August 3, 2011
@kupfers @ilovetypography Working like this naturally led to attention for craftmanship, because it means safety of others. I.e. my mother.
brampitoyo
August 3, 2011
@kupfers @ilovetypography The thesis: when lives are at hand, one can”t fake expertise. Hobbyists claim because there”s no danger involved.
brampitoyo
August 3, 2011
@grillitype @ninastoessinger @ilovetypography @kupfers Most of the older faculty probably still doesn’t understand web design.
rnkeller
August 3, 2011
@rnkeller @grillitype @ninastoessinger @ilovetypography @kupfers Most of the younger ones don’t, either.
typeoff
August 3, 2011
@typeoff @grillitype @ninastoessinger @ilovetypography @kupfers …because they didn’t learn it when they were in school.
rnkeller
August 3, 2011
@rnkeller @typeoff @ilovetypography @kupfers I did 1 of the 1st multimedia dsgn programs at a German design school; nobody taught web design
ninastoessinger
August 3, 2011
@ninastoessinger But you got a general idea of (good) design > you can also design for the web. It”s not about learning to code in artschool
kupfers
August 3, 2011
@rnkeller @typeoff @ilovetypography @kupfers Must be hard to integrate sth so fluid & still-evolving into a syllabus. But [more] needed, no?
ninastoessinger
August 3, 2011
@kupfers I wonder why so many people who get to be web designers don’t study design. Can it be b/c schools don’t offer enough in that field?
ninastoessinger
August 3, 2011
@ninastoessinger It”s a field of lateral entrants, high demand and good payment. Dedicated studies take time and cost. Why trade that in?
kupfers
August 3, 2011
We don”t need dedicated webdesign education. We need universal design edu preparing thinking, self-paced students for future tasks and media
kupfers
August 3, 2011
@kupfers nail on the head.
ilovetypography
August 3, 2011
@ilovetypography @kupfers Agreed. It’s the ‘design’ part that requires an education. Web in itself is ridiculously simple.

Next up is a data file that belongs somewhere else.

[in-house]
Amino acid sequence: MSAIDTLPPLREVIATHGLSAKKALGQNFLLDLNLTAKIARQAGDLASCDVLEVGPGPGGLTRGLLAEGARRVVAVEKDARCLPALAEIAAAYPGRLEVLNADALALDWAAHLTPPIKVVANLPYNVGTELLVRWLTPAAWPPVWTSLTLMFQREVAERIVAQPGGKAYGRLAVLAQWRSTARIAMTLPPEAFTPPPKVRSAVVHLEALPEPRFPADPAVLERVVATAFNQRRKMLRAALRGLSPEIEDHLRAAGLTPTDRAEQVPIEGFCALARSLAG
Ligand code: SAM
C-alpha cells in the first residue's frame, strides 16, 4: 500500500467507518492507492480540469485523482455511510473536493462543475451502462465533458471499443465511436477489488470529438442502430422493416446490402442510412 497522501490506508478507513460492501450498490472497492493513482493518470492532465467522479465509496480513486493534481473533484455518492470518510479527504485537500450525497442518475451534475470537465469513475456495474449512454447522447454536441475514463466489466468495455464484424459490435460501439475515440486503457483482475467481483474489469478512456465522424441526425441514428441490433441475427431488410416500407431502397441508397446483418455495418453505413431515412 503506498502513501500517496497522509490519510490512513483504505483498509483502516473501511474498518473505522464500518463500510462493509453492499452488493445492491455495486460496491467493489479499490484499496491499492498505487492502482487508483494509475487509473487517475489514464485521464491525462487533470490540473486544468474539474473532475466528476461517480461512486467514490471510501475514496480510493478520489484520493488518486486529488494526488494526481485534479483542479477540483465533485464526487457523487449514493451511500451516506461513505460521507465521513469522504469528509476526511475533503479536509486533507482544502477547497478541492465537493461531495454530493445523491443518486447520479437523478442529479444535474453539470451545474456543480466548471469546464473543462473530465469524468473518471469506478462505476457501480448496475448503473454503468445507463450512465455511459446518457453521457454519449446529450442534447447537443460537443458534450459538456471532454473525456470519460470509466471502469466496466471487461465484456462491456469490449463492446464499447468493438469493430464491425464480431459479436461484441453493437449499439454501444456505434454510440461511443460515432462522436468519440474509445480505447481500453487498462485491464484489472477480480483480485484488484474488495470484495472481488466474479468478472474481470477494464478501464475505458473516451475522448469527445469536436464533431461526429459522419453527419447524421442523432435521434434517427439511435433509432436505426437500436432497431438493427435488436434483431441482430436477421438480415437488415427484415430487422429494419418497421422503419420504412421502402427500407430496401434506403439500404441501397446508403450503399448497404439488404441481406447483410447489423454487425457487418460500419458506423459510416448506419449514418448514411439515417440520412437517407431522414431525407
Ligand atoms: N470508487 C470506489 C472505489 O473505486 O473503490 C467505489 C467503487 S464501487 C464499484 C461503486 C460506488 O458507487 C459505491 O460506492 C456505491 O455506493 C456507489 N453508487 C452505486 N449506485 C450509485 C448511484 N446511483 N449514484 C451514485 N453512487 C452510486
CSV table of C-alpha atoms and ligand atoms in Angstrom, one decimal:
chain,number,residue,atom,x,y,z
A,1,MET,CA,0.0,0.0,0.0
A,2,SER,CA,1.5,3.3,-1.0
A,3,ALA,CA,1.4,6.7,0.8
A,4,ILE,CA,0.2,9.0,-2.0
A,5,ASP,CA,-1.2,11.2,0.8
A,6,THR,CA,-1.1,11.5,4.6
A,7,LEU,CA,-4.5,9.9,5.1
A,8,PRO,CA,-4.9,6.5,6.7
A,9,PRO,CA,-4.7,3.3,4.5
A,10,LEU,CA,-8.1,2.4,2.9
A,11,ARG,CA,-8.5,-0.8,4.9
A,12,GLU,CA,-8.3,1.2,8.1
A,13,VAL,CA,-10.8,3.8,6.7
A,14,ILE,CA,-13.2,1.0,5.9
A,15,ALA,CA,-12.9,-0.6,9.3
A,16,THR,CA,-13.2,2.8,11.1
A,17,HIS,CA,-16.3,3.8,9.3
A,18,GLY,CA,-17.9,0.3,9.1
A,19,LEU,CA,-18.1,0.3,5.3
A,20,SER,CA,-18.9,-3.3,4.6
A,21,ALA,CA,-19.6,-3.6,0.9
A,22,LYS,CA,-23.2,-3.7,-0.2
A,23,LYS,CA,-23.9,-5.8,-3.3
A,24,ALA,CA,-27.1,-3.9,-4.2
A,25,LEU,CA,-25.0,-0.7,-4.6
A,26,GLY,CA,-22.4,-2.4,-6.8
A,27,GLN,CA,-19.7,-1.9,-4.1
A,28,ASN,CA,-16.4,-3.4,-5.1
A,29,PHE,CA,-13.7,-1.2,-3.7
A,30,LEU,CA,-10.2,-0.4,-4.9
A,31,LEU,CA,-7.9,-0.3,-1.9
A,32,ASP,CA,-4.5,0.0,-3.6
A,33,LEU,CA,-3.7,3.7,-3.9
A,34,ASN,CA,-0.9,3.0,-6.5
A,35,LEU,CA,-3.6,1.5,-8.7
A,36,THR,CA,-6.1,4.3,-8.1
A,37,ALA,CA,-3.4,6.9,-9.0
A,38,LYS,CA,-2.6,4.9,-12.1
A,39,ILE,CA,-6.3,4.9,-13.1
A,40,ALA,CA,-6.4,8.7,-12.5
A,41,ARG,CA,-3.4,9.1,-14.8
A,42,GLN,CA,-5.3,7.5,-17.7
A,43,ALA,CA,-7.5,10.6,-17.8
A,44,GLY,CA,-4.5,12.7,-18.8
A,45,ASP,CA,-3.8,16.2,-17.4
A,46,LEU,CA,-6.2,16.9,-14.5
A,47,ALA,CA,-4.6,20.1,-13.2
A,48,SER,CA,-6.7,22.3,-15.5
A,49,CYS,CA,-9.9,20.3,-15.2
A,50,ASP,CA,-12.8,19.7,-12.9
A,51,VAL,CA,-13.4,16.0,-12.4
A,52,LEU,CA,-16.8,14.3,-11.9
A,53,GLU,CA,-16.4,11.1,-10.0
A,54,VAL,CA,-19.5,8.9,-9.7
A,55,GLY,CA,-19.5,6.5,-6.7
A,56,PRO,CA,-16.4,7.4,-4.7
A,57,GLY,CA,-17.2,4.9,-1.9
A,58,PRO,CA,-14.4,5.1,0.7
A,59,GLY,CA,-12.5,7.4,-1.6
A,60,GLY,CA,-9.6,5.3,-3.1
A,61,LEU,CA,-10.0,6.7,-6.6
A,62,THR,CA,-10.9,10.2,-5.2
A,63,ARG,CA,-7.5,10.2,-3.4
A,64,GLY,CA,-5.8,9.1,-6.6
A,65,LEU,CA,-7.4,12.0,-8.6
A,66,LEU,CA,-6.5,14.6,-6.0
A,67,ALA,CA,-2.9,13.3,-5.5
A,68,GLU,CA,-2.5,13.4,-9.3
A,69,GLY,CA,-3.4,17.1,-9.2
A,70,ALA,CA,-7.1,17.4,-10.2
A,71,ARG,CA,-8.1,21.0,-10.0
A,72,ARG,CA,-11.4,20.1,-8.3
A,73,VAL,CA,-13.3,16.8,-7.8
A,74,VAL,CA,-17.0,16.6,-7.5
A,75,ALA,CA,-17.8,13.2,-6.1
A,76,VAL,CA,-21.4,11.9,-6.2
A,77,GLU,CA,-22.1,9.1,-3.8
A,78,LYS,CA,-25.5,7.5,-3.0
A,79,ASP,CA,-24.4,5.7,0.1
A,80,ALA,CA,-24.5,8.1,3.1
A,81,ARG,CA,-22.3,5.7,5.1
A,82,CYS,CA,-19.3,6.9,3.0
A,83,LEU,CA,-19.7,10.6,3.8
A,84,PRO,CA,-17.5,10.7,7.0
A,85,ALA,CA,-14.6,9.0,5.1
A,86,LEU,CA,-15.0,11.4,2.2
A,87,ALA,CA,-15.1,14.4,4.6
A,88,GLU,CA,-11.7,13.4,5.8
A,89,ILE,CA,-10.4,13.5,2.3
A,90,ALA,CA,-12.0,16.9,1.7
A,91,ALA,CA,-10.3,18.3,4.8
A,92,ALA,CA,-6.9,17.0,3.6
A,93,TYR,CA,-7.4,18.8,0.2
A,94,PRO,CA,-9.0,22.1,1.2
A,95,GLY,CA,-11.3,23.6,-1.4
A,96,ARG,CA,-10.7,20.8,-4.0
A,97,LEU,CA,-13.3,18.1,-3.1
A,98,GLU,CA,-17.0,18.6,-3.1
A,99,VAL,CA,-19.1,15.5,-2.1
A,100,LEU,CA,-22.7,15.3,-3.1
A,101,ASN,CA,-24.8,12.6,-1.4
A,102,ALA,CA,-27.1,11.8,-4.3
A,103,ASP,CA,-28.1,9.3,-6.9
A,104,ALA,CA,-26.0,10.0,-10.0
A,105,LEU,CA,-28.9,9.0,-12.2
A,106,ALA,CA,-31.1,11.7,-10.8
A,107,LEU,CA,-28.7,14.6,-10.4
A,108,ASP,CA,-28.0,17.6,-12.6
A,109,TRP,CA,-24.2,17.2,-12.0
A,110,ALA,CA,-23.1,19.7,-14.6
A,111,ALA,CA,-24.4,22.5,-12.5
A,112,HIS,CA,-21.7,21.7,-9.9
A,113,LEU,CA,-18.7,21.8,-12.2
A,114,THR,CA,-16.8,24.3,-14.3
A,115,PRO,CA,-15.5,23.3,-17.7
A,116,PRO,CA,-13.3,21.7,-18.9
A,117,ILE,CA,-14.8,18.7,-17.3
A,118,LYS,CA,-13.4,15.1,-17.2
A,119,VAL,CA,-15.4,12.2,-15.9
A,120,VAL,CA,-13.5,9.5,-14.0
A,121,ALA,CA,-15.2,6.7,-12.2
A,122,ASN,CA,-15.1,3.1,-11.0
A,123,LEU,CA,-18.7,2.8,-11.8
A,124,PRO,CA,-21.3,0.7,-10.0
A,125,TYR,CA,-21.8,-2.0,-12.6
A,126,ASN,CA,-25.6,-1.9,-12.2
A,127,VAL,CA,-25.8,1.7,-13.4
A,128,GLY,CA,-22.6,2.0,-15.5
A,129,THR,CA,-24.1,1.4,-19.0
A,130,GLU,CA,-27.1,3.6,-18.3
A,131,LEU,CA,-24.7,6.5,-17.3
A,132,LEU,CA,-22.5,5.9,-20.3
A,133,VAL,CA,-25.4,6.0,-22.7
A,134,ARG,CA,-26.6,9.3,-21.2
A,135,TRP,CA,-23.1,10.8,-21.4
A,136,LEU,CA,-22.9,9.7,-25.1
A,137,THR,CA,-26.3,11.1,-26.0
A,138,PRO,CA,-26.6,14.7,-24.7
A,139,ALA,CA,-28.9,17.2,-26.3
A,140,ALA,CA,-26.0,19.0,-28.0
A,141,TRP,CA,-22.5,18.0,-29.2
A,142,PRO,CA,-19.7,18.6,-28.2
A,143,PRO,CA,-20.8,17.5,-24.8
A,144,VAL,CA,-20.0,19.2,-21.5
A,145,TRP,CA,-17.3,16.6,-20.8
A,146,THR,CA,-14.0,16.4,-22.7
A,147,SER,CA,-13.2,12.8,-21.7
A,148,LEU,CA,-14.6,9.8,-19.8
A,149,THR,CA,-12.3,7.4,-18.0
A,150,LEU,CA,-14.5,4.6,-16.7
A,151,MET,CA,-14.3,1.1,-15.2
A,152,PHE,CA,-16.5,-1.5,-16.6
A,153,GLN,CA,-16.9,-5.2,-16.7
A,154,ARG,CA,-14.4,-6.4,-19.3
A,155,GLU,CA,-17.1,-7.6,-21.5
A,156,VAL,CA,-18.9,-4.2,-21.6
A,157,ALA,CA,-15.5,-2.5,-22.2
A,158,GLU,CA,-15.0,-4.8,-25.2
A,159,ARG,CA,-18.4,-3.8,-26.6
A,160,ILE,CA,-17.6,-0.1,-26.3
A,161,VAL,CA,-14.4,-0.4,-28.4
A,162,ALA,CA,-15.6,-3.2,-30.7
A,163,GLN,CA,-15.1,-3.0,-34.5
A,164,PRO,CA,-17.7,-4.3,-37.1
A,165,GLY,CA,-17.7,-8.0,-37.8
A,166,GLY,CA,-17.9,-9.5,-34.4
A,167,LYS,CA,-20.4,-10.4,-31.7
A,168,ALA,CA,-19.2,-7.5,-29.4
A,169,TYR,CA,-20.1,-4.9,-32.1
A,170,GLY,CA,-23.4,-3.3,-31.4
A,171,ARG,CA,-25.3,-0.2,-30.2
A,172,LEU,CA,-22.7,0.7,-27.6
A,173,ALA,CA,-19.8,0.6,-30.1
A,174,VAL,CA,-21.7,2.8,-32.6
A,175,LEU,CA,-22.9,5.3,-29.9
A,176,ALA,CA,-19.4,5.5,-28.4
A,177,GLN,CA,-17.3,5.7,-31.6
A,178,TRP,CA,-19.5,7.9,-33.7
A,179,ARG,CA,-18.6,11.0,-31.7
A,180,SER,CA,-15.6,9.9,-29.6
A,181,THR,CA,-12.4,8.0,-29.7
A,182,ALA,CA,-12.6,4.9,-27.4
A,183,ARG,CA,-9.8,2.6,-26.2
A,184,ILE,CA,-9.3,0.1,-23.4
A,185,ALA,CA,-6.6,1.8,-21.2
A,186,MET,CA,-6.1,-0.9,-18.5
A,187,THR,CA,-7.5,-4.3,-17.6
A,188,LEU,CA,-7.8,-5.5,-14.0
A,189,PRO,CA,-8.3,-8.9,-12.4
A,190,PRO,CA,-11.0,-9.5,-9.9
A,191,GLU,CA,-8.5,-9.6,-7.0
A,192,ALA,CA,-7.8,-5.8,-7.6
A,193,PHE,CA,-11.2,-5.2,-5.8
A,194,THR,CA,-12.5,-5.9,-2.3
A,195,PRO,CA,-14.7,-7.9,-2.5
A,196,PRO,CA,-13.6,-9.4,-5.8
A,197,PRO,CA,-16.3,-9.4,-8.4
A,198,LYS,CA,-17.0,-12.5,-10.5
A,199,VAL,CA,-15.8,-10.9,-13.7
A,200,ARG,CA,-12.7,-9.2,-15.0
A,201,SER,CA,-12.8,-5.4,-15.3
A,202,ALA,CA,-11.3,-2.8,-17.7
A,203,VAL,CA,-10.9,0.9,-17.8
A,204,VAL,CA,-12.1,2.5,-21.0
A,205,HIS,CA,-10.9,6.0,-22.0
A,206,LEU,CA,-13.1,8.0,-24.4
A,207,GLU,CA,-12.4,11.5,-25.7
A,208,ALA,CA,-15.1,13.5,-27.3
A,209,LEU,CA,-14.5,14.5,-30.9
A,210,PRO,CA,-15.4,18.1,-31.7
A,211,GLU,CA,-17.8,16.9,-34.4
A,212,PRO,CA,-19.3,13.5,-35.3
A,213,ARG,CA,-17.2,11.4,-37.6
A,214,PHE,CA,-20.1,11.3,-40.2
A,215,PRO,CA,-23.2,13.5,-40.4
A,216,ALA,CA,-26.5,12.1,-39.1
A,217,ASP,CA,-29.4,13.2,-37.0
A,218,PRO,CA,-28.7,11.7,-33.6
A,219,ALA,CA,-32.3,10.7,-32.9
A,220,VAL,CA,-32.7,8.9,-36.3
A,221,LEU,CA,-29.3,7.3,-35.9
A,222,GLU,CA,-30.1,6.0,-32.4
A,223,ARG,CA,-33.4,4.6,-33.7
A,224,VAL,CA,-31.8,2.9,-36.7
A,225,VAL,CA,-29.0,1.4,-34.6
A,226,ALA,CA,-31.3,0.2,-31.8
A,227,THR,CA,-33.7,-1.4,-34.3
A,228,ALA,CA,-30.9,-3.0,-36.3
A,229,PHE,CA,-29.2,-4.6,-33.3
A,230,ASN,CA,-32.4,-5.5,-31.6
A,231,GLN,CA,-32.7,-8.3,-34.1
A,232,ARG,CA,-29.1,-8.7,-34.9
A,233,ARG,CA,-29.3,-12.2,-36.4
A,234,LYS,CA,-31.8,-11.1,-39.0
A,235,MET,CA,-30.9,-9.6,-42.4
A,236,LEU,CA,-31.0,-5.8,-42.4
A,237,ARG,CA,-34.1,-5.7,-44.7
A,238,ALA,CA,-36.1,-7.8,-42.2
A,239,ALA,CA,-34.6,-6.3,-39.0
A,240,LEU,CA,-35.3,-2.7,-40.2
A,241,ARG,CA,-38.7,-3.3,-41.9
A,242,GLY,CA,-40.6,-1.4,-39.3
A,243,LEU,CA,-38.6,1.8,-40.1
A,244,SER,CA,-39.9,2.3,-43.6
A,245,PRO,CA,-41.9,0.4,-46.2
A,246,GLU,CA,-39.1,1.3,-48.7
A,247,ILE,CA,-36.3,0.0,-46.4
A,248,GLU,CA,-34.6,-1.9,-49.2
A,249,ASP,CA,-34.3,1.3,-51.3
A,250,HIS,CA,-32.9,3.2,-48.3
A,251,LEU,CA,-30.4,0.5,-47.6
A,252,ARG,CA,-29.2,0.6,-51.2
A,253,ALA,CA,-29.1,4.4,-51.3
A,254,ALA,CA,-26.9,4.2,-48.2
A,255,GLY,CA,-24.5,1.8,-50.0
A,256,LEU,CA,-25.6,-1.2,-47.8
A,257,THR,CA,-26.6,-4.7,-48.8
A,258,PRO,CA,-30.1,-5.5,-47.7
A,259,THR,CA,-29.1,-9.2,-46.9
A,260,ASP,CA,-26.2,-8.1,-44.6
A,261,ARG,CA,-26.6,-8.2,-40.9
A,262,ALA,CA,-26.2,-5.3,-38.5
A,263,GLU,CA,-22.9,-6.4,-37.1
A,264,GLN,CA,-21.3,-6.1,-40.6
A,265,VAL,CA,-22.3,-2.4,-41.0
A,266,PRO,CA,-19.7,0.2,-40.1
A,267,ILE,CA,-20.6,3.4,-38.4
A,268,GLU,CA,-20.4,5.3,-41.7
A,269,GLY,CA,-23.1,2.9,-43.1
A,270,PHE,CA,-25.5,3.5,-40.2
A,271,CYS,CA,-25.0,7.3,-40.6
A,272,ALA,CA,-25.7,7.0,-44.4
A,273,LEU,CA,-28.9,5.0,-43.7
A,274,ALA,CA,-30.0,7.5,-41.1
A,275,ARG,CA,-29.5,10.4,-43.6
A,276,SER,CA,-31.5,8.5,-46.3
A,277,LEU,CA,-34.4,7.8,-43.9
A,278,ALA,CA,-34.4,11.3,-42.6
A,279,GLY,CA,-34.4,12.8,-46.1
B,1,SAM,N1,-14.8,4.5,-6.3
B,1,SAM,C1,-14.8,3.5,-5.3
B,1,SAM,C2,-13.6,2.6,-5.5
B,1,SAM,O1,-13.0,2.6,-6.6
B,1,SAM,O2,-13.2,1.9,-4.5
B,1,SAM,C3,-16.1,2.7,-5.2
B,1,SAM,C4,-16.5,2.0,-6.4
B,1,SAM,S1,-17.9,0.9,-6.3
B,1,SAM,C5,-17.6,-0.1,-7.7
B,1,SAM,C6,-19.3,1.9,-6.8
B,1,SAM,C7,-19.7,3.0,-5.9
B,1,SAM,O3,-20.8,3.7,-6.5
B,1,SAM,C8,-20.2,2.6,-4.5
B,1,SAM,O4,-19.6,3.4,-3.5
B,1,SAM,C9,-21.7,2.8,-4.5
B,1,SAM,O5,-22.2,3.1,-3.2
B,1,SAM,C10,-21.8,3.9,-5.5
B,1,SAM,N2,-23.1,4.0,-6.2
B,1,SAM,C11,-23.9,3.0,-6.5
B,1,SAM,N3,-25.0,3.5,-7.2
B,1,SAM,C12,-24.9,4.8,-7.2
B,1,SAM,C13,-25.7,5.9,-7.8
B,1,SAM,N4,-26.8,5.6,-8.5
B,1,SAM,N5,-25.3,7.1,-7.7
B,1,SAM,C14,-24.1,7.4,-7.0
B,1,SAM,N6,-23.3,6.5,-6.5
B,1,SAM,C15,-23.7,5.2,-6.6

karipatila
August 3, 2011
@kupfers The real problem is that many students don’t want “future thinking”, they want hard skills in specific applications.
aaronbell
August 3, 2011
@kupfers That way, they’re able to be educated quickly and out the door to start earning money quickly. Only ones that aspire to more stay.
aaronbell
August 3, 2011
@aaronbell They can do an apprenticeship instead (like in our two-tiered education in DE). But then you are an executor, not a designer.
kupfers
August 3, 2011
@kupfers See, that would make sense–where I went to school, there was no such thing as two tiered education–one tier to rule them all.
aaronbell
August 3, 2011
@kupfers And indeed, there are many folk who just want to be executers. That’s fine, as long as it is obviously who they are.
aaronbell
August 3, 2011
@kupfers @aaronbell I prefer single-tier education immensely. All too often, the lower-tier in DE is a future-destroying trap, I fear.
typeoff
August 3, 2011
@typeoff The core problem, though, is that schools want to kick out students fast with a skillset to work, so they tend toward executers.
aaronbell
August 3, 2011
@aaronbell Yes. And students (as well as their parents and governments) seem to want the schools to do this to them, too.
typeoff
August 3, 2011
@typeoff That, or they don’t have the teaching staff to support higher-level education.
aaronbell
August 3, 2011
@typeoff @aaronbell How so? You can deliberately choose for one or the other. Both have their place and match.
kupfers
August 3, 2011
@kupfers The lower tier has its place until industry deems a sector irrelevant. Then 1000s of workers are fired, w/o any transferable skills
typeoff
August 3, 2011
@kupfers Also, it would be great if you could deliberately choose between one of the other! More often here though, you choose one because …
typeoff
August 3, 2011
@kupfers …your social background and education give you almost zero chance of being admitted into the other :(
typeoff
August 3, 2011
@typeoff Right, both last points are true. Unfortunately. But true for everyone who chooses “executor” over “thinker” regardless of edu.
kupfers
August 3, 2011
@kupfers Yes, there I agree with you 100%!
typeoff
August 3, 2011
@kupfers Yes! And we dont need Web Typography either. Typography works fine for the web too.
GoranSoderstrom
August 3, 2011
YES! “@kupfers: … We need universal design edu preparing thinking, self-paced students for future tasks and media”
blehnert
August 3, 2011
@kupfers @typeoff would also be nice if people could easily return for 2nd tier when maturity or circumstance allow it.
robmck
August 3, 2011
@robmck They do, a lot. We have many applications at uni from people who first did an apprenticeship in a studio and now want to dig deeper.
kupfers
August 3, 2011
@ilovetypography @kupfers agree that good points made, but similar critics appeared on early days of “desktop publishing.” bit.ly/r2Y15z
typofonderie
August 3, 2011